In The Amazing Spider-Man, the first installment in the duo of Spider-Man films directed by Marc Webb, we are once again introduced to the character’s origin story. Only this time, a prominent theme is Peter (Andrew Garfield) being burdened with trying to come to terms with his identity – one that is heavily influenced by the loss of his parents and not fully knowing what happened to them. As he learns more about his father and his scientific work from his former co-worker Dr. Connors (Rhys Ifans), it’s clear that Peter and his father had more in common than he even realized. Being a bit of an outcast with a passion for science, he finds confidence in the anonymity he’s granted while taking on the role of Spider-Man, and feels a comfort in developing gadgets and conducting experiments to better understand his powers. 

Similarly to the previous Spider-Man films, there’s a visible change in Peter after Uncle Ben (Martin Sheen) is killed. It feels like he’s lost another part of him, one that he perhaps took for granted. At the same time, he is driven to fully commit to being a vigilante and doing good with the inherited powers he didn’t choose to have. Peter understands the complexities of what it means to be Spider-Man. On one hand, it’s a curse – completely uprooting the life he knew and guaranteeing that he and his loved ones may always be in danger. On the other hand, it’s an immense privilege. He has the opportunity to help people and protect the city that feels as much a part of him as anything else. In the process of trying to find out who his father was, Peter ultimately found himself.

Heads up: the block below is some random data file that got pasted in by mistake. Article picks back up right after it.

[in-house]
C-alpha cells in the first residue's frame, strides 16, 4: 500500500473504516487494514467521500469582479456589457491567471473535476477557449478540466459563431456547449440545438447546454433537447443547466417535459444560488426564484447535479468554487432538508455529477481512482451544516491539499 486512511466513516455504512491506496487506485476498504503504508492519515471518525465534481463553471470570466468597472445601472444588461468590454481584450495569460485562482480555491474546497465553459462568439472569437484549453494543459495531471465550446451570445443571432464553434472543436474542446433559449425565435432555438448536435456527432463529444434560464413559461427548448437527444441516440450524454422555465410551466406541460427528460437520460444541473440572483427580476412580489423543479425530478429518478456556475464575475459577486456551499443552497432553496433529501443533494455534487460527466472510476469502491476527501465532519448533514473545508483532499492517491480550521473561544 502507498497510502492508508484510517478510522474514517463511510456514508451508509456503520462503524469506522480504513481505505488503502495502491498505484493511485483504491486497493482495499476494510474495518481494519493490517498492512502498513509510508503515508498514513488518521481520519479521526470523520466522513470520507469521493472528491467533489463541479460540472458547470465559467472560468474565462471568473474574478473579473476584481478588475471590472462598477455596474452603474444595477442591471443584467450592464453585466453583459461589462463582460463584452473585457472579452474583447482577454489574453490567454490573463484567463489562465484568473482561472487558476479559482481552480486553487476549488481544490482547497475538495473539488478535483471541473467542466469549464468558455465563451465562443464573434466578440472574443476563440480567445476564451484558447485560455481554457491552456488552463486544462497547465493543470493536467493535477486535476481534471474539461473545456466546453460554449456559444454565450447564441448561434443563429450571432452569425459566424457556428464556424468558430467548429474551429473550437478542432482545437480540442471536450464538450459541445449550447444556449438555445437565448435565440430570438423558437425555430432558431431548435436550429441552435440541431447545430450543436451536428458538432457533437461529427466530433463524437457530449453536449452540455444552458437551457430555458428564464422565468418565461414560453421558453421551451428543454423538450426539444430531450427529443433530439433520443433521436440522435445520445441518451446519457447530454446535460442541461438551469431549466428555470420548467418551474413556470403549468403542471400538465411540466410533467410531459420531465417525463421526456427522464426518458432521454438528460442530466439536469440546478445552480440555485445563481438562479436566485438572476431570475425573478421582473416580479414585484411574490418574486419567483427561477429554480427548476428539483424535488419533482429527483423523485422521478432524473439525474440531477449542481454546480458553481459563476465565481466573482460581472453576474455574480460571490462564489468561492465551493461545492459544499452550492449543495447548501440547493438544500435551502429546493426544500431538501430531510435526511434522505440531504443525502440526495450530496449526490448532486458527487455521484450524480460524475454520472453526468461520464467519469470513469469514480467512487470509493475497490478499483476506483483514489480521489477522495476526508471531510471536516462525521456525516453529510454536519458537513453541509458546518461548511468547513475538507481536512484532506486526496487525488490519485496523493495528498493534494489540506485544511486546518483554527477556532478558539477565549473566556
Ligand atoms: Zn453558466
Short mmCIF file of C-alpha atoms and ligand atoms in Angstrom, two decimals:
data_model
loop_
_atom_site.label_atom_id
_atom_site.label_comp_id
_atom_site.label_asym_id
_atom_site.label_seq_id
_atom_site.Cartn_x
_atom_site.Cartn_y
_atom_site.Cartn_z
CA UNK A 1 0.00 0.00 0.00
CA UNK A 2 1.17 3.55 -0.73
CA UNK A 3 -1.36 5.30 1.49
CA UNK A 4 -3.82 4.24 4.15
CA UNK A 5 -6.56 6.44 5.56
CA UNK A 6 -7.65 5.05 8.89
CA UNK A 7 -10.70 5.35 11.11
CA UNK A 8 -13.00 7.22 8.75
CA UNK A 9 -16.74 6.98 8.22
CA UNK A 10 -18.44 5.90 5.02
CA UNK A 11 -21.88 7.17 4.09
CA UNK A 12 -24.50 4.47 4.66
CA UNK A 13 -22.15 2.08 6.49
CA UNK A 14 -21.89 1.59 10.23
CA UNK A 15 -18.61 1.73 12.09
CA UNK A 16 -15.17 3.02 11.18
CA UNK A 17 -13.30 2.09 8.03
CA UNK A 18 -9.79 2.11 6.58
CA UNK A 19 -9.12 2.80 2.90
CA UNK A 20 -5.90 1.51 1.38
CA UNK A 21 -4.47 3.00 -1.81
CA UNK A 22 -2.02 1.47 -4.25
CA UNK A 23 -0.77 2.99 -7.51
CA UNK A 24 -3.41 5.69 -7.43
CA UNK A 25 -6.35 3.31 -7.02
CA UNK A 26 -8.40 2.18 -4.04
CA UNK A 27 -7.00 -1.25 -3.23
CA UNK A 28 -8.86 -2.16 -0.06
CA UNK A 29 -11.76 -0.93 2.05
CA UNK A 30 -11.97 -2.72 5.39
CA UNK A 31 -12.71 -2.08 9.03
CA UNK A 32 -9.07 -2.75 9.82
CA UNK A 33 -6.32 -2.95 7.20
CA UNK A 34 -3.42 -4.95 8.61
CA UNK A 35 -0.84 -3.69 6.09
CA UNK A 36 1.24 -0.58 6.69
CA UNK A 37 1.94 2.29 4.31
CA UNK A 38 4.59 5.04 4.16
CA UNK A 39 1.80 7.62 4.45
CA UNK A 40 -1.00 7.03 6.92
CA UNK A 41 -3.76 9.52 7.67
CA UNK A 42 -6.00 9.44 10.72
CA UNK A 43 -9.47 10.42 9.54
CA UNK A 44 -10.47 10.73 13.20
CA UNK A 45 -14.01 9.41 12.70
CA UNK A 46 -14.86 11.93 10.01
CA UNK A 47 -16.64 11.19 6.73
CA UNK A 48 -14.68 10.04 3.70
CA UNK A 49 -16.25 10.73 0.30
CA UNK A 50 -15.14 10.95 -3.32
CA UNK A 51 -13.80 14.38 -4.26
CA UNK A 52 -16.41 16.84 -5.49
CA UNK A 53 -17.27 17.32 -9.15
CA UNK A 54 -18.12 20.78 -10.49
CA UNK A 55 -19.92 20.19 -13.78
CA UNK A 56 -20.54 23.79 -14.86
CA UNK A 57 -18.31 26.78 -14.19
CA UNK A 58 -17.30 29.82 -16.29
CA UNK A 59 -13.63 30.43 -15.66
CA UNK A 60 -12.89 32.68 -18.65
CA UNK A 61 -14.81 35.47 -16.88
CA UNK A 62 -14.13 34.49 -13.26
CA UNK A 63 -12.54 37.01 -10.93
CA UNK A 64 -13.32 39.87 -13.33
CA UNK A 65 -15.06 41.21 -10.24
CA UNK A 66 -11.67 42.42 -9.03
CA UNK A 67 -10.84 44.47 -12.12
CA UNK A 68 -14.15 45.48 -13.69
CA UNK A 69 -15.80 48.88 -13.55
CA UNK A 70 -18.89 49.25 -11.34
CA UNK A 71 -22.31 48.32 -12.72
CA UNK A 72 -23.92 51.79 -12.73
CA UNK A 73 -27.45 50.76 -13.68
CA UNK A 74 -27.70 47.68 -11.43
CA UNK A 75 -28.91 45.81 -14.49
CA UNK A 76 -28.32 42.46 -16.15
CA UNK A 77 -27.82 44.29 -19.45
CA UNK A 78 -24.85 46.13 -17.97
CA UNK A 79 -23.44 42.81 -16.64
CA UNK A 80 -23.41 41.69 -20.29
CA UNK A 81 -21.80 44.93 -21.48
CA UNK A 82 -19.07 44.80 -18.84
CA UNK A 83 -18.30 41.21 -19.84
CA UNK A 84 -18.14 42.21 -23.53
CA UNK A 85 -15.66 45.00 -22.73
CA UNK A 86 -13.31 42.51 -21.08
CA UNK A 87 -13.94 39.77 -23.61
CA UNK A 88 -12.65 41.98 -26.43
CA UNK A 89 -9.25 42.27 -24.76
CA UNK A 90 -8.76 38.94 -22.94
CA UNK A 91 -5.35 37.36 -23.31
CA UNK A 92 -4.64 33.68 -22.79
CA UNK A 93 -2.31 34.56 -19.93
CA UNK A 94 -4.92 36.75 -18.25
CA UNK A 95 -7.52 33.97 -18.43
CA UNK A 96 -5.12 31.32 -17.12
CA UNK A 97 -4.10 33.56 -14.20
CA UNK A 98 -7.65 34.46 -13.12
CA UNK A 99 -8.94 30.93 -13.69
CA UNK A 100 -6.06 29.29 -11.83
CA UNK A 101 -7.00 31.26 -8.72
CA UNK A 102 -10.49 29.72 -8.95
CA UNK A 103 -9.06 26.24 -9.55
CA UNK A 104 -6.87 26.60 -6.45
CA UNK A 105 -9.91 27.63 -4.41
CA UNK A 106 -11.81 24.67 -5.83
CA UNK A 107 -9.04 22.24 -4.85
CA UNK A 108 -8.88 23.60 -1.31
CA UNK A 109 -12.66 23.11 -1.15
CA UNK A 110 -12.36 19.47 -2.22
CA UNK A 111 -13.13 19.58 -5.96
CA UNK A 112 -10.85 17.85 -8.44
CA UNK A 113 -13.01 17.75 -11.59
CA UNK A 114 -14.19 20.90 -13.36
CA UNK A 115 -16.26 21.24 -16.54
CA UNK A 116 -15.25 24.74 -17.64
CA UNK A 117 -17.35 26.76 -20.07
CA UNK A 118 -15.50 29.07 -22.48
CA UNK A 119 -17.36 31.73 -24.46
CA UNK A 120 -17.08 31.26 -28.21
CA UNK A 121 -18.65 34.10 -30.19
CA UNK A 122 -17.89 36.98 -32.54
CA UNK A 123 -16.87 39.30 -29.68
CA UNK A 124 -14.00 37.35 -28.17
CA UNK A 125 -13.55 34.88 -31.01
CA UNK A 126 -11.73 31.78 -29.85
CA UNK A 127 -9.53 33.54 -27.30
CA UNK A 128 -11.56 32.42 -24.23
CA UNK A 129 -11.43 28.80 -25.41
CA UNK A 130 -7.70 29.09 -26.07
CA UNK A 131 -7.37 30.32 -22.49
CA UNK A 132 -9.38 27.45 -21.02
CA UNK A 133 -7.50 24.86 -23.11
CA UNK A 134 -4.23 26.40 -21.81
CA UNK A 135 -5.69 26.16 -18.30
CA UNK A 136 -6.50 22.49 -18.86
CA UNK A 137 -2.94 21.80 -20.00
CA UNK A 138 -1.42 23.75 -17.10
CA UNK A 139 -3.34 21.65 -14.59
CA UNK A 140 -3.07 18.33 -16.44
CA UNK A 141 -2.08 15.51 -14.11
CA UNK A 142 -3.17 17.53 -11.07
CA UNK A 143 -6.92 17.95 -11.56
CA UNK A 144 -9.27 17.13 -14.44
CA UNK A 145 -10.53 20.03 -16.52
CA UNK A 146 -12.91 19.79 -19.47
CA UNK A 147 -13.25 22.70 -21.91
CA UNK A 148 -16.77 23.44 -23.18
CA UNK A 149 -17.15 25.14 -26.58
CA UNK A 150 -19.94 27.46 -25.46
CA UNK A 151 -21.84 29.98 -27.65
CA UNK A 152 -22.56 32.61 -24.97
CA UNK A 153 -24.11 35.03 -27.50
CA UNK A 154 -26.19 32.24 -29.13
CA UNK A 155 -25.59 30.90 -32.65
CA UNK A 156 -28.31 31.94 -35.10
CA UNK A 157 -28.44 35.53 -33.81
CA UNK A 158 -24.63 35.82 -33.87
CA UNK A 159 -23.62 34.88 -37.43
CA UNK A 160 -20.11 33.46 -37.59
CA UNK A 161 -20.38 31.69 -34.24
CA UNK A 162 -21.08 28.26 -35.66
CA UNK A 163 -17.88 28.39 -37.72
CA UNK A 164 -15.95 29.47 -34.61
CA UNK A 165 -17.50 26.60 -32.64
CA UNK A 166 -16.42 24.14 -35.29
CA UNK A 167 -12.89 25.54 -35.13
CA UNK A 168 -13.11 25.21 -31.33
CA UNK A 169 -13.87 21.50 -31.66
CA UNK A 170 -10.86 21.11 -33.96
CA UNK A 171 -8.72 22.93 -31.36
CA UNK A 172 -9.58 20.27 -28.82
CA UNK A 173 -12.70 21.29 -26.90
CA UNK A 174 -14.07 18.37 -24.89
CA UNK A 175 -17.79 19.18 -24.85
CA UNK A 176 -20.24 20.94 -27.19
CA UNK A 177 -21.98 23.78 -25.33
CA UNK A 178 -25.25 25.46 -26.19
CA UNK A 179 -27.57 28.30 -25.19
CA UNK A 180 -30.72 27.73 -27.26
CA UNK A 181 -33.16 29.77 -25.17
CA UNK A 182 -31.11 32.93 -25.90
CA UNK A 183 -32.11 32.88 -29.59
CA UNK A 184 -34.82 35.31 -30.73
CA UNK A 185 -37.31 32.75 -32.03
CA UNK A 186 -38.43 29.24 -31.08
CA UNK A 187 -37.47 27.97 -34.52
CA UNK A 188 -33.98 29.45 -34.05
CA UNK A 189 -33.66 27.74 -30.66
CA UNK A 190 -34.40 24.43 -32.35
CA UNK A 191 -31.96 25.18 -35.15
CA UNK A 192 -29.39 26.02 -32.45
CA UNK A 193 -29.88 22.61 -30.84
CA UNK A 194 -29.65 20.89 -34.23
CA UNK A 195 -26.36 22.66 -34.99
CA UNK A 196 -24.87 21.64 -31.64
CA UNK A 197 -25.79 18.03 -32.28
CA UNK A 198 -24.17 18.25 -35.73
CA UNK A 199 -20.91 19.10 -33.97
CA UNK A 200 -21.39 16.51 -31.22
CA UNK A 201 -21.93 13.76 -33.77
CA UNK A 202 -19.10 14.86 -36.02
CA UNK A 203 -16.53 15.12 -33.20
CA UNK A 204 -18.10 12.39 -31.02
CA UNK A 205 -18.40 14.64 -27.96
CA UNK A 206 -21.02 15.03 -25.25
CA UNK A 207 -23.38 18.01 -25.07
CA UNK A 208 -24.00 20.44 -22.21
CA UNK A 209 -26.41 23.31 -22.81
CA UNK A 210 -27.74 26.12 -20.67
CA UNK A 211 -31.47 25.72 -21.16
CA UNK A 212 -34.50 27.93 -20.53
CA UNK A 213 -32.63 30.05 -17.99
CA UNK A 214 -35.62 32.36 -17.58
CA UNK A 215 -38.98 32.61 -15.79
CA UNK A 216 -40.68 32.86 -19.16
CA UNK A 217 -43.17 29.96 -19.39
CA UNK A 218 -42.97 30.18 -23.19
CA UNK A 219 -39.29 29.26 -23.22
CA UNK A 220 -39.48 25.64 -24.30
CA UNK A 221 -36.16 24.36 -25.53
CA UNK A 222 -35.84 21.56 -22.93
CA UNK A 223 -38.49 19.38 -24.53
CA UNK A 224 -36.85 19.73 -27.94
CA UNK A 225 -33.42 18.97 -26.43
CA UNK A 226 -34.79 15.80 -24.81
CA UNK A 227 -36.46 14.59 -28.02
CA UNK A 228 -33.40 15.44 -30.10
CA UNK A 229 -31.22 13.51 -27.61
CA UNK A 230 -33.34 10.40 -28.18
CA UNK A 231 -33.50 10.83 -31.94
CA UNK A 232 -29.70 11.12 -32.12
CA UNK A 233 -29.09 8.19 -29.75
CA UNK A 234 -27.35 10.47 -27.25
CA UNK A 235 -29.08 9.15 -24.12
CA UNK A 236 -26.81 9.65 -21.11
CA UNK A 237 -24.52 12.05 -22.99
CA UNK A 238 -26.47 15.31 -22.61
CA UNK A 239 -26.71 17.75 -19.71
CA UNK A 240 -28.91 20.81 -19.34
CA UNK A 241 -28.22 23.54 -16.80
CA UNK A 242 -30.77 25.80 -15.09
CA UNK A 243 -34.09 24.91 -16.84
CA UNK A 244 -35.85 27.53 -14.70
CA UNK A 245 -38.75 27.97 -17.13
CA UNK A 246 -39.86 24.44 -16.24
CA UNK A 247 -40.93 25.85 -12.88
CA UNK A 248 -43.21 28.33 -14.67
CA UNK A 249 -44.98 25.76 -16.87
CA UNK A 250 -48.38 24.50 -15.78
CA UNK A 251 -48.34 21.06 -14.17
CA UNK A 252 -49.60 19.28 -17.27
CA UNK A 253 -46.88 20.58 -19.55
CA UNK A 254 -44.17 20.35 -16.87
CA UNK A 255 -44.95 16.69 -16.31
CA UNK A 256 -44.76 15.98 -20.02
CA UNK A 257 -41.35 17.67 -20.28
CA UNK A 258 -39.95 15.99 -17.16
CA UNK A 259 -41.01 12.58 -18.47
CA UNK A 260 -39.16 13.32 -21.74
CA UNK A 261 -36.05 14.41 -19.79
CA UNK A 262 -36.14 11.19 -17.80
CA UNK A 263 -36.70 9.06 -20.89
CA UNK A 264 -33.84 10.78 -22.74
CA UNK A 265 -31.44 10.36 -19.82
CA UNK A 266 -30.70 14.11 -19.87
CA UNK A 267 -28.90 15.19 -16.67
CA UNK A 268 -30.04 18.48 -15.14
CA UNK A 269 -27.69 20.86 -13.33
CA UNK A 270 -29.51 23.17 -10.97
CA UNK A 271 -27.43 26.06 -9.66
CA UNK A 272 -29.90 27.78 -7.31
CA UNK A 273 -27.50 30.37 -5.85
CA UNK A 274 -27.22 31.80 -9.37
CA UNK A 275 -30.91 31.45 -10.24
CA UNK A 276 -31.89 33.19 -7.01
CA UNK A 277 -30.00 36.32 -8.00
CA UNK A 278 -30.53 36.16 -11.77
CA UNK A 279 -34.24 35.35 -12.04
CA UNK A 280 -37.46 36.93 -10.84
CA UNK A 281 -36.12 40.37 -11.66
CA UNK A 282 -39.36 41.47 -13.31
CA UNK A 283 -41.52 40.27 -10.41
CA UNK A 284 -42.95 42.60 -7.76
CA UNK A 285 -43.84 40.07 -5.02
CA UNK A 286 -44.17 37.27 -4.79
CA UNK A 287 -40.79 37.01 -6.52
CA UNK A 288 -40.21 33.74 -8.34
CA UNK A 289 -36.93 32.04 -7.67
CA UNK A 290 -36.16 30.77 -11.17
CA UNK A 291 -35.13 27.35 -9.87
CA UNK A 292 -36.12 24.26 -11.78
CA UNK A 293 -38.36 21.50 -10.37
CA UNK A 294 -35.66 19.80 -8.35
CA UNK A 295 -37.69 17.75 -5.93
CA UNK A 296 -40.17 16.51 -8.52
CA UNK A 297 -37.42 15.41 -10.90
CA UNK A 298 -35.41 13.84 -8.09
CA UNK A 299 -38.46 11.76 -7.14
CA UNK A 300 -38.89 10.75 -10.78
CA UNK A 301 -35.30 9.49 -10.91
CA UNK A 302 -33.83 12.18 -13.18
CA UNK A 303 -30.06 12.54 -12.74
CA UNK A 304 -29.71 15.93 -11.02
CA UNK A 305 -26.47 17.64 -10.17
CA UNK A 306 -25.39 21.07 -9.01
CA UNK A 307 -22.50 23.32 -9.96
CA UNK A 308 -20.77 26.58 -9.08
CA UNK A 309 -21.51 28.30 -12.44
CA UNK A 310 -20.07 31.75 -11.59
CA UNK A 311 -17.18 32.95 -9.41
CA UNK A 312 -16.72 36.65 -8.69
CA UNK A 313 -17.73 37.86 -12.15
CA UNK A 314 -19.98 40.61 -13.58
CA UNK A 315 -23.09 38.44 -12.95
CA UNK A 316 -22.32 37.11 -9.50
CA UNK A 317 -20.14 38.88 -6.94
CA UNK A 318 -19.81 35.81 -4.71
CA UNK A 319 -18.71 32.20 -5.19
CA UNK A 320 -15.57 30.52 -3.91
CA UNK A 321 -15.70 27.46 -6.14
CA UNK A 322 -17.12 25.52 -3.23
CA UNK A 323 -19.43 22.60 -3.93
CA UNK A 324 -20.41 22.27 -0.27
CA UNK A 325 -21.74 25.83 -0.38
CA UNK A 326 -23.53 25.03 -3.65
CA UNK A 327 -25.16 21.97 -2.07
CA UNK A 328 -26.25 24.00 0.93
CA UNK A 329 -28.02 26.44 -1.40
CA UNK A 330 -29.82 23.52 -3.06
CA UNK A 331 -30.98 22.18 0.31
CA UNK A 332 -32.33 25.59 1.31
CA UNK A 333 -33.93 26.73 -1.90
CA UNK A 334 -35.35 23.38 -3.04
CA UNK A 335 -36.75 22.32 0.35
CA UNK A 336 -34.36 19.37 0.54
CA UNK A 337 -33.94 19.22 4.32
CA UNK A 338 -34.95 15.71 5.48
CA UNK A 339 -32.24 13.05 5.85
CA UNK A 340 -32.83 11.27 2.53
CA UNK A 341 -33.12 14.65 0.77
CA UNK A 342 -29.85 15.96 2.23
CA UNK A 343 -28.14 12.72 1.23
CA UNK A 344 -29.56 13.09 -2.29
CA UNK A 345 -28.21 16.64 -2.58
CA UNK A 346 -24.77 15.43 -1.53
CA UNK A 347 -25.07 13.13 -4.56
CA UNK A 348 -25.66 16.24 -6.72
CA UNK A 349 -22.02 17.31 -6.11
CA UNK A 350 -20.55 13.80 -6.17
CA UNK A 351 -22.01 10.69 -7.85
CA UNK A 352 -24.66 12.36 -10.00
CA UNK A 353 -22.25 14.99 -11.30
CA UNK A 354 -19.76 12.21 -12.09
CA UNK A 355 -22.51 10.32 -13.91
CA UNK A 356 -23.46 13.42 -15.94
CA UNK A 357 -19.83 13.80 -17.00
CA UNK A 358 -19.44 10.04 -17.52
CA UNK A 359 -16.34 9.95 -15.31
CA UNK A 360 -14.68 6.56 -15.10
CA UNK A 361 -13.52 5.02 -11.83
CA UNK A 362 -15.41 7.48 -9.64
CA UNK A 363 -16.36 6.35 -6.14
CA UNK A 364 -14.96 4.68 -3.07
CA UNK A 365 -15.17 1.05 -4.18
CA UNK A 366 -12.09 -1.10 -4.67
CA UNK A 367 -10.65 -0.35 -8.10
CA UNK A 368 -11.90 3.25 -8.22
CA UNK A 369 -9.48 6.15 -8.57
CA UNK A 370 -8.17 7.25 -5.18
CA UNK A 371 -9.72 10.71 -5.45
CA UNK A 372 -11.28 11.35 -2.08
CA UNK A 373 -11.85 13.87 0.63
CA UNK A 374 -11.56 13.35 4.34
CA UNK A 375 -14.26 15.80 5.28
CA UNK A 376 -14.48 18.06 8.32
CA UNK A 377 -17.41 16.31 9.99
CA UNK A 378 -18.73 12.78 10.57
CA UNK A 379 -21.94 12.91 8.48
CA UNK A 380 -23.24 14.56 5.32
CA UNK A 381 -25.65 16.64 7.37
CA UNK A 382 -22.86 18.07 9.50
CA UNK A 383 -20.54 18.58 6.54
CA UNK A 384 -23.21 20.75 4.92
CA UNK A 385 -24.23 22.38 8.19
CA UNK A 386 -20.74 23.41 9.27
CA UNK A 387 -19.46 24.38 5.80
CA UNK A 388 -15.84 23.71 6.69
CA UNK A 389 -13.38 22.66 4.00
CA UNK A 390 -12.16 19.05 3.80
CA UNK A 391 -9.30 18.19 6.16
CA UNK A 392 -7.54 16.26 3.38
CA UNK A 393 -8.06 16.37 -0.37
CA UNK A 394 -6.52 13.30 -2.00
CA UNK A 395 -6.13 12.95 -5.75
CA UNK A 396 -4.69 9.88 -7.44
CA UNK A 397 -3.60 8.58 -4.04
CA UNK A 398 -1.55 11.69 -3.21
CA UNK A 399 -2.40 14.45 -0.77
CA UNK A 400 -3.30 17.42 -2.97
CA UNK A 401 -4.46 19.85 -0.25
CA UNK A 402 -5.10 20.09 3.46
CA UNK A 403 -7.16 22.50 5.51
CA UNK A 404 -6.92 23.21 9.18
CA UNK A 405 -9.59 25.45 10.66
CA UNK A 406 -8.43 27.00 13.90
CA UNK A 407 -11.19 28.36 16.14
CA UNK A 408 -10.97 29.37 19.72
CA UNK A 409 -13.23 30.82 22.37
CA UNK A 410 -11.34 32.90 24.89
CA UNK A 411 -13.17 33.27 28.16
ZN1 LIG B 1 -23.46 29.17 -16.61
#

This process carries on through The Amazing Spider-Man 2, which further explores the relationship between Peter and Gwen Stacy (Emma Stone), the heart and core of an otherwise chaotic film. Peter struggles with his promise to her father to stay away from her, which he asked Peter to do because being a part of Spider-Man’s life would place Gwen directly in harm’s way. Naturally, that’s a difficult promise to keep when the two fall in love, and it’s evident that Gwen understands Peter like no one else does. After building up the importance of what the characters mean to each other, it’s shocking to watch the scene in the clocktower when Peter tries to save Gwen from falling through the rubble. Just when he thinks he has a grip on her with his web, she violently hits the ground, snapping her neck. Peter is forced to watch the most important person in his life die in his arms after he failed to save her. We know this is a traumatic event that he’s not likely to ever fully recover from. After all, the effects of trauma are long-lasting, and manifest in ways a person may not even recognize as symptomatic of their experience. It’s a constantly evolving, constantly changing thing that becomes tethered to your identity in difficult to define ways.

Image courtesy of Marvel Studios/Sony Pictures